How does the brain work during drug addiction?
Drug addiction is a chronic brain disorder characterized by the compulsive consumption of a certain drug despite the negative aftermath of consuming it. Drug addiction provokes functional changes on our brain circuits, where reward, stress, and self-control are involved. According to the Drug World Report, 275 million adults between 15 and 64 years old consumed drugs at least once in 2016; that is approximately the 5.6% of the world population.
There is a myriad of reasons why a person would want to consume drugs, among them are: to feel good, to produce a sensation of pleasure, to feel better, to relieve social anxiety, stress, depression and to feel less anxious, to function better, to relieve pressure or improve concentration at school, work, or other activity. Other people decide to try drugs out of curiosity and social pressure. Teenagers have higher risk, as they are more likely to act to impress friends or challenge social norms.
The problem is that if a person starts to use drugs, aside from experiencing the positive effects of the drug, he/she will start to feel dependent to that drug. He/she will think that he/she can control the use, but overtime these seemingly pleasurable activities will stop, causing the person to keep consuming this drug to maintain their “normal” state, putting their lives at risk to consume higher quantities of the drug and consuming it more frequently to overcome that state.
An individual has a higher probability to become addicted to his/her risk factors. Biological factors that can increase risk are: genes, the developing stage they’re in, including even gender or ethnicity. On the other hand, environmental factors also play a big role related to family, school, and community; for instance, if substances like drugs or alcohol are consumed at home or if teenagers are influences by friends or other people.
Studies show that Afghanistan has the higher number of opioids users in the world. A research performed at a drug treatment hospital in Kabul, Afghanistan identified the factors associated with addiction treatment on male users, and also explored the Motivational Interviewing (MI) at the end of the treatment. According to the results, it was concluded that participants that assisted MI or used heroin, had more chances to complete the addiction treatment. This study emphasized relapse problems among male drug users that challenged drug addiction treatment in the world.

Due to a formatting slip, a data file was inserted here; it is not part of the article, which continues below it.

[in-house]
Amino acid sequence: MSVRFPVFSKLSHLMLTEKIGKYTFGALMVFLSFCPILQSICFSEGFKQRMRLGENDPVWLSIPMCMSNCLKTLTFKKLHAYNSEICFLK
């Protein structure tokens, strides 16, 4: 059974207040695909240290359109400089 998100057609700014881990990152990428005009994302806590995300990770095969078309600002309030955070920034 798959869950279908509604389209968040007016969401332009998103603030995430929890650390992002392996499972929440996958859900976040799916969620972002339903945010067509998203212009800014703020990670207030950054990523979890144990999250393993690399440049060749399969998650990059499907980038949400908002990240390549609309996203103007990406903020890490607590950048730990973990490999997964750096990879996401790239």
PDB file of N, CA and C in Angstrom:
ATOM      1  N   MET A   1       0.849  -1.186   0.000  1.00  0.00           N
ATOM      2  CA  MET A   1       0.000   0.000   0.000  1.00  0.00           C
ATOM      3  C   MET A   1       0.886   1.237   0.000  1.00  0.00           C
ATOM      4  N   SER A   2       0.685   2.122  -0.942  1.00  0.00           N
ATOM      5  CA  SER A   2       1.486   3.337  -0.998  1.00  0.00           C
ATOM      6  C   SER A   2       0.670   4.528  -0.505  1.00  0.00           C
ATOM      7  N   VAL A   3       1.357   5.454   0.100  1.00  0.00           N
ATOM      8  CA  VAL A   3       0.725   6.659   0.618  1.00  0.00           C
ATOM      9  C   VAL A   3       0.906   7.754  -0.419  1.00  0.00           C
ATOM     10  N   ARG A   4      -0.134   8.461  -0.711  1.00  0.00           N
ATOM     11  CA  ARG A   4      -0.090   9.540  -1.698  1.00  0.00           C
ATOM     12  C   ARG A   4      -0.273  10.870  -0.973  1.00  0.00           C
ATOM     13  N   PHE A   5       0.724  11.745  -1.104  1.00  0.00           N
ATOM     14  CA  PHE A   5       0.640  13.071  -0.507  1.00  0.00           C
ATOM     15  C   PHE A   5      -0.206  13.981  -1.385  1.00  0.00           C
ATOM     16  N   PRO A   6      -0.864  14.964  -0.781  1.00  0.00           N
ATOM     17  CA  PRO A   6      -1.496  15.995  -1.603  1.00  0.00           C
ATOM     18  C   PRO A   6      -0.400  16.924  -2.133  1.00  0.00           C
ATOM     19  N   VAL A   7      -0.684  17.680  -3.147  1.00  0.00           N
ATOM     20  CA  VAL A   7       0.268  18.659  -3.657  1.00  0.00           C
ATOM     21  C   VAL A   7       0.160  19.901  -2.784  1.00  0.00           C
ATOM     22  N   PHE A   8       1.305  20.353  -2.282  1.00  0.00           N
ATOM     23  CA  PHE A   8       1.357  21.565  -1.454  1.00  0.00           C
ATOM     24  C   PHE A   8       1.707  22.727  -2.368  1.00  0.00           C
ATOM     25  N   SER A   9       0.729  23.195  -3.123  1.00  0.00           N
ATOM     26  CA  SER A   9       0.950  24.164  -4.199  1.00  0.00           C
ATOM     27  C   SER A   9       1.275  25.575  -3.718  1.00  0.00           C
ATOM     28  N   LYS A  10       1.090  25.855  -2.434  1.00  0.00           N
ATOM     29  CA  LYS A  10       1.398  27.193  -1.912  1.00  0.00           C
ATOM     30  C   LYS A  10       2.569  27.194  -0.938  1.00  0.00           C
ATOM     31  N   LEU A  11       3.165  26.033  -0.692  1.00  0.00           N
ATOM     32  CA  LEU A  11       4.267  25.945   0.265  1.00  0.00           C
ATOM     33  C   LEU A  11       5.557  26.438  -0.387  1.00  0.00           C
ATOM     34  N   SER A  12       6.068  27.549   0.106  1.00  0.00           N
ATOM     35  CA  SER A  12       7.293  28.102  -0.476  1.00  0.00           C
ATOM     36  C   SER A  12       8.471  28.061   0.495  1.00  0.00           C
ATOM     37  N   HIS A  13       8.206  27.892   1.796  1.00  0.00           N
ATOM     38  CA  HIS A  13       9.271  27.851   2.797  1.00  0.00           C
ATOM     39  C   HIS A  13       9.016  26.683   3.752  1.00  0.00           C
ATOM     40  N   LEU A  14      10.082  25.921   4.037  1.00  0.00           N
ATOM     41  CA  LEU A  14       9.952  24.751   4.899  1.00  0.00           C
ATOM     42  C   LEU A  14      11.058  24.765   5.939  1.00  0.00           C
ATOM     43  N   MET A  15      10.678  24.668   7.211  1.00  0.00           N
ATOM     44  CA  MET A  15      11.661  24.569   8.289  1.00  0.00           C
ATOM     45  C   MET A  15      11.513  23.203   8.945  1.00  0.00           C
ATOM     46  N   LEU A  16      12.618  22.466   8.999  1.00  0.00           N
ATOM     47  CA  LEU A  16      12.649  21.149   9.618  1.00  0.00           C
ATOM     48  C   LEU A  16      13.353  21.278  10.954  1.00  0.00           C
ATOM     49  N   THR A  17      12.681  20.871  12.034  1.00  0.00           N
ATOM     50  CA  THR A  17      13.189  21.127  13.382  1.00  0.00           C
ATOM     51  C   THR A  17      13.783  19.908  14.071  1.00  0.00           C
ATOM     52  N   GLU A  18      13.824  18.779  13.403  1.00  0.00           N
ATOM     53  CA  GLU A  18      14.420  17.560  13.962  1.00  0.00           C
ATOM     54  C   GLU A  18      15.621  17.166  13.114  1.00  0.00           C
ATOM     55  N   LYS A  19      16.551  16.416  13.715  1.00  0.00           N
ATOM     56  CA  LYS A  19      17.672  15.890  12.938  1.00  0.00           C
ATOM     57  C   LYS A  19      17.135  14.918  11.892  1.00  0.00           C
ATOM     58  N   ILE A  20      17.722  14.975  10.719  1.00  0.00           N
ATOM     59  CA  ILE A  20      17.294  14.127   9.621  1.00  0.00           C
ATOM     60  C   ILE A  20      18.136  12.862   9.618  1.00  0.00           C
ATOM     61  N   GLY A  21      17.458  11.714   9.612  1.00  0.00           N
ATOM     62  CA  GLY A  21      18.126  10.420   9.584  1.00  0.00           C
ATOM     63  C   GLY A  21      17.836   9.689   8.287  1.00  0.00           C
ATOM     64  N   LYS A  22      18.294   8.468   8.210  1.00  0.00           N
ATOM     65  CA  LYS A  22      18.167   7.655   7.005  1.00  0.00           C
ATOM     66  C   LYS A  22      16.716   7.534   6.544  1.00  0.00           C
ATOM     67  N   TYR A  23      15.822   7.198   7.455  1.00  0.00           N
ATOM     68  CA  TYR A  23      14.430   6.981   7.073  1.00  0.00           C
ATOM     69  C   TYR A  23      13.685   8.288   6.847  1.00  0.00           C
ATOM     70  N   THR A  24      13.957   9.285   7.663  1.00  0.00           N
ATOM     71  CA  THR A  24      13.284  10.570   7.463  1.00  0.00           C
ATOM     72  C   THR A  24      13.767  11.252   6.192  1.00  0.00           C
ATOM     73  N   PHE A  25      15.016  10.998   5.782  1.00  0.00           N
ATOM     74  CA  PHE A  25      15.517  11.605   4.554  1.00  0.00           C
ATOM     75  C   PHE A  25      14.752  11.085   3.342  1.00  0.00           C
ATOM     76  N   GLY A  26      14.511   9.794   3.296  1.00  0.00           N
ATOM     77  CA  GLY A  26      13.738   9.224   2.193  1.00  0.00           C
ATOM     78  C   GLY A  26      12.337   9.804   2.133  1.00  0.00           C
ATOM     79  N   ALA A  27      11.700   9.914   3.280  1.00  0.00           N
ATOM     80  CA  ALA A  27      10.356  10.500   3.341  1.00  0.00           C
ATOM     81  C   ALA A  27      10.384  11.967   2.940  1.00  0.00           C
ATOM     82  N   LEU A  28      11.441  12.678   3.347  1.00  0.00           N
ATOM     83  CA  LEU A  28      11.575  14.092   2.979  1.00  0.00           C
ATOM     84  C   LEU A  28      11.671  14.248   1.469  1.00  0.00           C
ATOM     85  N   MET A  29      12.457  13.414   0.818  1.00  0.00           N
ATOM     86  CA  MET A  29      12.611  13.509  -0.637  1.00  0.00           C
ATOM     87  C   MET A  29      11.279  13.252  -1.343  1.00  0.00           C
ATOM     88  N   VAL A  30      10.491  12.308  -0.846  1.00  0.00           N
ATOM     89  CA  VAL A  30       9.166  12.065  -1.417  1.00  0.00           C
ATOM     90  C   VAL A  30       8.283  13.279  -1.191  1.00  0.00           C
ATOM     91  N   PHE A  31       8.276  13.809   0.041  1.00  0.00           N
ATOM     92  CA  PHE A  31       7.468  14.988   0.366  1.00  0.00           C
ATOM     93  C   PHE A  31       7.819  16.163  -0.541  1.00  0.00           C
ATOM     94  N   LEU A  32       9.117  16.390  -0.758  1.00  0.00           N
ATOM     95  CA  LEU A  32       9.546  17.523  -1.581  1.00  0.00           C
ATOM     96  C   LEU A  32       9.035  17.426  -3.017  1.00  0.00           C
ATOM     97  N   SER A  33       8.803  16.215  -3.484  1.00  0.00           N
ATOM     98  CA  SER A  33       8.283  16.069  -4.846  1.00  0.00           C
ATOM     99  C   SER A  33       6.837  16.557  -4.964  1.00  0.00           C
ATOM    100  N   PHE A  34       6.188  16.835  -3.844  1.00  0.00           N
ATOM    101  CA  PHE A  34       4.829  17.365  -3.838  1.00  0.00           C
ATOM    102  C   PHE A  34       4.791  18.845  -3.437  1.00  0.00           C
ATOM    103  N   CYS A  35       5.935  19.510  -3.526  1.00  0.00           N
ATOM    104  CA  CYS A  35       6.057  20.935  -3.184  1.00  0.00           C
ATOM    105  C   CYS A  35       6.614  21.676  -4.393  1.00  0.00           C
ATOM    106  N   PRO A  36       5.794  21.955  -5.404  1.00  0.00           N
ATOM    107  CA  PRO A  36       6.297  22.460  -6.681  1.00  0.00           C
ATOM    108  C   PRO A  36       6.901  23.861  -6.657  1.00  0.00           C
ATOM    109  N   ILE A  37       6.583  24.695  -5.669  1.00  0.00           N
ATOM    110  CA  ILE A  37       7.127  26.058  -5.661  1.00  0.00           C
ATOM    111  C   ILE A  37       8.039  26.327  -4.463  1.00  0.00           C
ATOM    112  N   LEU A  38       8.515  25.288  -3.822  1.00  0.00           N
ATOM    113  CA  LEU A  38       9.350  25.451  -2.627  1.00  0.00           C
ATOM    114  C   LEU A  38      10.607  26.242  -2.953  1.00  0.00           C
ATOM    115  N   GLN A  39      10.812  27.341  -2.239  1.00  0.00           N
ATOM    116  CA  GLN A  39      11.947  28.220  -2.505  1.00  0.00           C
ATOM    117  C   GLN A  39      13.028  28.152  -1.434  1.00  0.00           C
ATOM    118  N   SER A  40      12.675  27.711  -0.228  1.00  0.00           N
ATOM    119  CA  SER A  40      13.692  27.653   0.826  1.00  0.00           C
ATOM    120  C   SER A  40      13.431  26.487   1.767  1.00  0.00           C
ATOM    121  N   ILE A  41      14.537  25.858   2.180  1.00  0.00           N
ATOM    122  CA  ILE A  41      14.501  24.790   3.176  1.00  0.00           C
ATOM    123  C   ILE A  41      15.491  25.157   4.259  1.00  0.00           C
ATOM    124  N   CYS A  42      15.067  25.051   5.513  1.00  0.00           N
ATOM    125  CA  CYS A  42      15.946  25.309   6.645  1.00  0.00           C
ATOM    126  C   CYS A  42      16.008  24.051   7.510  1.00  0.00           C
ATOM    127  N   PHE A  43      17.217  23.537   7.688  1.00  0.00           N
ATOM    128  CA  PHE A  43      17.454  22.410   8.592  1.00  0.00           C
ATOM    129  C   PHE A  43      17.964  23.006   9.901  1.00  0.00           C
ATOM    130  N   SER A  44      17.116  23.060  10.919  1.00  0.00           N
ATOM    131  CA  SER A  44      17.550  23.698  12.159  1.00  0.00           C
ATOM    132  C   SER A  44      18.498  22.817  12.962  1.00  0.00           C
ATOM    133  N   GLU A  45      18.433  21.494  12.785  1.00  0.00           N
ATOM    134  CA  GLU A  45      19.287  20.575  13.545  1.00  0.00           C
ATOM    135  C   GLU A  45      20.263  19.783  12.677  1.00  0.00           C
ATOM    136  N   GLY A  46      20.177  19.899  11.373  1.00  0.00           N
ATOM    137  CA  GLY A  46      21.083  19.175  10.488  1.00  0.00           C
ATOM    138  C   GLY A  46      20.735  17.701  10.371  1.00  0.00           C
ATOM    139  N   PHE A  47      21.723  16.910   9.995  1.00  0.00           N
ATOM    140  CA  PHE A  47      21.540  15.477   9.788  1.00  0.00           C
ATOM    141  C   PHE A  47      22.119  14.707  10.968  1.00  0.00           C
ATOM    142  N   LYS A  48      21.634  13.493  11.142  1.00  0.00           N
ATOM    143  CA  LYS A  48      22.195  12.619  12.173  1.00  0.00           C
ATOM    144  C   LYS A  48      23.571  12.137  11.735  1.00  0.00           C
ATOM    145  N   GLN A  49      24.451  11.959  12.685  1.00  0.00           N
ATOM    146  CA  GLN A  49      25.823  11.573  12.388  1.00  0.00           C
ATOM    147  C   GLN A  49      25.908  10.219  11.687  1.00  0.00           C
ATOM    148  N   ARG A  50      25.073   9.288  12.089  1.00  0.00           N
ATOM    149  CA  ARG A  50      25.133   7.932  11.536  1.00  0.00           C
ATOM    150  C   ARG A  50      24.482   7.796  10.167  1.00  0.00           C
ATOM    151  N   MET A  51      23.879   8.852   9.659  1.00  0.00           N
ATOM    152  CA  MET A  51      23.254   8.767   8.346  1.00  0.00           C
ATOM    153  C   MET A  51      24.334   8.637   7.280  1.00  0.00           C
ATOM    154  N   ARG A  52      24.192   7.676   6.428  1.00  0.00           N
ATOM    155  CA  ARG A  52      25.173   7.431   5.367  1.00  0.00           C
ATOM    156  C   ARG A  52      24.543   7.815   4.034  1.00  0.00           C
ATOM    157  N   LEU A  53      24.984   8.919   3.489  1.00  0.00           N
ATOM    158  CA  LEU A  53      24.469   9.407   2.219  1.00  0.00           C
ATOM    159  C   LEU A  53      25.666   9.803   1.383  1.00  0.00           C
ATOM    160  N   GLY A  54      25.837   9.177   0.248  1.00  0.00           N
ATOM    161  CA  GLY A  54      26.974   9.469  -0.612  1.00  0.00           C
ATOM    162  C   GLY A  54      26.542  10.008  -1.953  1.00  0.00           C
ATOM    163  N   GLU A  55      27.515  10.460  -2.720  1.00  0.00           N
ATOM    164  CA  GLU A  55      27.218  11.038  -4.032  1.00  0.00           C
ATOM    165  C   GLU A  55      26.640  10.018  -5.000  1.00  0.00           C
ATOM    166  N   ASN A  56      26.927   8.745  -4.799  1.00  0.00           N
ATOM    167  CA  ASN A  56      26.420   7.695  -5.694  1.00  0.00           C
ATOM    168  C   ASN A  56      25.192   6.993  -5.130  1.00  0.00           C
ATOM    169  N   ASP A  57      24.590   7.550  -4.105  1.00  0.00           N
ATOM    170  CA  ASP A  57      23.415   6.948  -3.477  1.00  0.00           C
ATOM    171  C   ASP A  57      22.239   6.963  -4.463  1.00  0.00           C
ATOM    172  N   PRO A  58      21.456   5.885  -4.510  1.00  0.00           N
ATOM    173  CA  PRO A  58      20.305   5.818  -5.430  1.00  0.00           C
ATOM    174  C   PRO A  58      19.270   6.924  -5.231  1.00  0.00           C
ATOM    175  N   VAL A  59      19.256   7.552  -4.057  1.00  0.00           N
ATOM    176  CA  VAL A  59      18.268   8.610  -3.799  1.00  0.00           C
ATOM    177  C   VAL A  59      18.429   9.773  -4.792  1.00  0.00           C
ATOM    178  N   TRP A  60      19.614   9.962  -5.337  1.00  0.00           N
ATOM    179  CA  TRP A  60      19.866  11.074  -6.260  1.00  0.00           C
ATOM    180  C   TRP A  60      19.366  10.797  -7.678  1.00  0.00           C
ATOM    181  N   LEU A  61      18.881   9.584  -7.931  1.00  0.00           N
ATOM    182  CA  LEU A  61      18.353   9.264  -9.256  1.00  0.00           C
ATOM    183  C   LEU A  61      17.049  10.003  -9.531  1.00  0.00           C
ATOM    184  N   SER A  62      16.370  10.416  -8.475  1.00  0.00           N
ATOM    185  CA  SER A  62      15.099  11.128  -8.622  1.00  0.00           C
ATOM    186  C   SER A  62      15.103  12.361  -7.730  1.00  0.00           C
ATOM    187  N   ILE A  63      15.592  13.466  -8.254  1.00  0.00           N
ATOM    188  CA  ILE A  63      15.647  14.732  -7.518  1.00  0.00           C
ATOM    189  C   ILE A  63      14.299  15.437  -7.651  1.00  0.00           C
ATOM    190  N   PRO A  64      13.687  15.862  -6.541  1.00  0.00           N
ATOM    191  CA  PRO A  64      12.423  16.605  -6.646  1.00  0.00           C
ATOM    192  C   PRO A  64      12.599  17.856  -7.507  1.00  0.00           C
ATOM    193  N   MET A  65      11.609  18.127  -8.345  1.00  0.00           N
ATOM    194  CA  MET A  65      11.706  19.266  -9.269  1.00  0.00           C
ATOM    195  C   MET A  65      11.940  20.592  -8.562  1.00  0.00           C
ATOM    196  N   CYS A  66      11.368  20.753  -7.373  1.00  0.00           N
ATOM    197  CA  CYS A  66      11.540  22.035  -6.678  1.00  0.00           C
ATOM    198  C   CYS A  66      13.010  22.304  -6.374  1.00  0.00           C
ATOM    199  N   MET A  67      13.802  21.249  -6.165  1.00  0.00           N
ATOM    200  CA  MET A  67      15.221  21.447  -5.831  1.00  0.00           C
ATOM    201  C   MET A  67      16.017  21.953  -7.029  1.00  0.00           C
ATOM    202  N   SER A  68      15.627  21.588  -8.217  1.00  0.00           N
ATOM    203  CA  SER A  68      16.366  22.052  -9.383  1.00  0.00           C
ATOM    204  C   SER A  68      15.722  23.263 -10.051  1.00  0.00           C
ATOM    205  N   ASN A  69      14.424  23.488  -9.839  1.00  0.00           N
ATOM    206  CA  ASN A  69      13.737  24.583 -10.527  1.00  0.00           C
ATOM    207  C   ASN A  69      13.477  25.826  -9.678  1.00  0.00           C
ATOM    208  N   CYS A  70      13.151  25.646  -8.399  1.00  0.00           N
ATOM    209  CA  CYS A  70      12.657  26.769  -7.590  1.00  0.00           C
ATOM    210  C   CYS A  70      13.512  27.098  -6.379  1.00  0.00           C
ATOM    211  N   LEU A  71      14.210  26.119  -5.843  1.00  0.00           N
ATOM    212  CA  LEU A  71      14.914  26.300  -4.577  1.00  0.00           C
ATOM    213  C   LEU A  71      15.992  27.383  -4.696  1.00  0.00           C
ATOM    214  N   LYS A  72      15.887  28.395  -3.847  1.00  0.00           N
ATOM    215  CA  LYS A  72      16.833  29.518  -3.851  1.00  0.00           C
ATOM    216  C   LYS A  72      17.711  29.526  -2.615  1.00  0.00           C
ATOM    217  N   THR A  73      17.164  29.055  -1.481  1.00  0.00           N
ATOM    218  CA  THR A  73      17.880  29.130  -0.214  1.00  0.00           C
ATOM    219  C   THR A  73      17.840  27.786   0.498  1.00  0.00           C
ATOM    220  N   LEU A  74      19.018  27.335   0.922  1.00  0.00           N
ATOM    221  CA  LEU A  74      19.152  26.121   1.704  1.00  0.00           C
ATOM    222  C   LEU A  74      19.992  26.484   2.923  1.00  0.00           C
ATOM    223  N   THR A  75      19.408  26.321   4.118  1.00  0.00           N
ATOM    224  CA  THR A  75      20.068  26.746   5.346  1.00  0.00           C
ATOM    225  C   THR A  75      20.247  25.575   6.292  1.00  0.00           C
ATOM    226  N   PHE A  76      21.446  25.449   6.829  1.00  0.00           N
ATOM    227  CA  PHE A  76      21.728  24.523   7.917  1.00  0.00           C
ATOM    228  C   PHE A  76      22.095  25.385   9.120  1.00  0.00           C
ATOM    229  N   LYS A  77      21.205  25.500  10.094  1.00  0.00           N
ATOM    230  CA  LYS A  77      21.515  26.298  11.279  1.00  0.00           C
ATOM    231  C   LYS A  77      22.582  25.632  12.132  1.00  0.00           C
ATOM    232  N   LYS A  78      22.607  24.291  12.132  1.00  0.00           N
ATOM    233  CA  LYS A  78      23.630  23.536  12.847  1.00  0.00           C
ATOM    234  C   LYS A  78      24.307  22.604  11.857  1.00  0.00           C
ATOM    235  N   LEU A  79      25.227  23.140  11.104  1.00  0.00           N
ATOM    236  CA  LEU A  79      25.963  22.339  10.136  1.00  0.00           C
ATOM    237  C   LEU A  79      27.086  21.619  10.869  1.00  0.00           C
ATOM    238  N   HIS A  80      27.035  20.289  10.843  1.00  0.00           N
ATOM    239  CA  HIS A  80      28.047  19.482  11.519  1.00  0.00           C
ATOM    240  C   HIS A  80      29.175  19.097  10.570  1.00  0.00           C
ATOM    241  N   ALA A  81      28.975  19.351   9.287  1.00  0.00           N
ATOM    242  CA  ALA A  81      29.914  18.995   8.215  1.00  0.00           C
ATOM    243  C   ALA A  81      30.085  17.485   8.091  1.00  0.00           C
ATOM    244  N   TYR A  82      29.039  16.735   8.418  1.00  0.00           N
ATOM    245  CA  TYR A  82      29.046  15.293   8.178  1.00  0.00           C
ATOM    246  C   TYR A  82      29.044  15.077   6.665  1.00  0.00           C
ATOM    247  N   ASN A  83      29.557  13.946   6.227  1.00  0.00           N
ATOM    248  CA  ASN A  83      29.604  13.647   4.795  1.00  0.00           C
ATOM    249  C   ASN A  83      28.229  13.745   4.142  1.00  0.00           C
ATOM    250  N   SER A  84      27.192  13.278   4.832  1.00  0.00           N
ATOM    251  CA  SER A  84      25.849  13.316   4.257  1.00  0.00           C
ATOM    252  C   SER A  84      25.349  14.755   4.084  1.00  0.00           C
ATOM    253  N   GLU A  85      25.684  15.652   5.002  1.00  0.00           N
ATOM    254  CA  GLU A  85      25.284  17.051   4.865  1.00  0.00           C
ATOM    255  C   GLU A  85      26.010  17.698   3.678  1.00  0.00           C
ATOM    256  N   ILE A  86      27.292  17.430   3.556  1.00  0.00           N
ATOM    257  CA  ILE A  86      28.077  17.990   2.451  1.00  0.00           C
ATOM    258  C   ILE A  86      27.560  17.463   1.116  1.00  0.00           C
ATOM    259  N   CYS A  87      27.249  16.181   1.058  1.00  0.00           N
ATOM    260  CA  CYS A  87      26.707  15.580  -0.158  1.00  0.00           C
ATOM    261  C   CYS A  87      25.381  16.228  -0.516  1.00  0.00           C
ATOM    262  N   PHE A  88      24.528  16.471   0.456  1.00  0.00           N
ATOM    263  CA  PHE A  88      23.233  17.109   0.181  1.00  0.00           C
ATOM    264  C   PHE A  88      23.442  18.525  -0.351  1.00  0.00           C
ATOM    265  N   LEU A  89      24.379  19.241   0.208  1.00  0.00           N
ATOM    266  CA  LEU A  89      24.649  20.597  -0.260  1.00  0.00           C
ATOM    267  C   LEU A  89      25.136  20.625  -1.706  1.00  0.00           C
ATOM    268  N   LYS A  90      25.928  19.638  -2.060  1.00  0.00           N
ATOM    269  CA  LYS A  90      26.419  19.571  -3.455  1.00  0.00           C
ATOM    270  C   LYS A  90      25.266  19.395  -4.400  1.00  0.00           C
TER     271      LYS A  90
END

Drug use at any age can cause addiction, but research show that the younger a person is, the more possibilities of become addicted and suffers severe health problems he/she has. One of the brain areas that still is developing during adolescence is the prefrontal cortex: a part of the brain that allows to evaluate situations, decision taking, and emotion and whishes control. The fact that this part of the brain is still developing during adolescence puts teenagers on a higher risk of taking bad decisions like trying drugs or continue consuming them.
The first interactions of kids with the family are crucial to a healthy development and to know the risks that consuming drugs have.
Reviewers: Brenda Giselle Alvarez Rodriguez (Public Health Research), and Cassandra Saldaña Pineda (Knowledge Management Unit).
- Article: “Associations of treatment completion against drug addiction with motivational interviewing and related factors in Afghanistan”. Nagoya J Med Sci. 2018 Aug; 80(3): 329–340.
- Article: “Insights from Preclinical Choice Models on Treating Drug Addiction”. Trends Pharmacol Sci. Author manuscript; available in PMC 2018 Feb 1.
- National Institute on Drug Abuse. Advancing Addiction Science.
- Drug World Report 2018.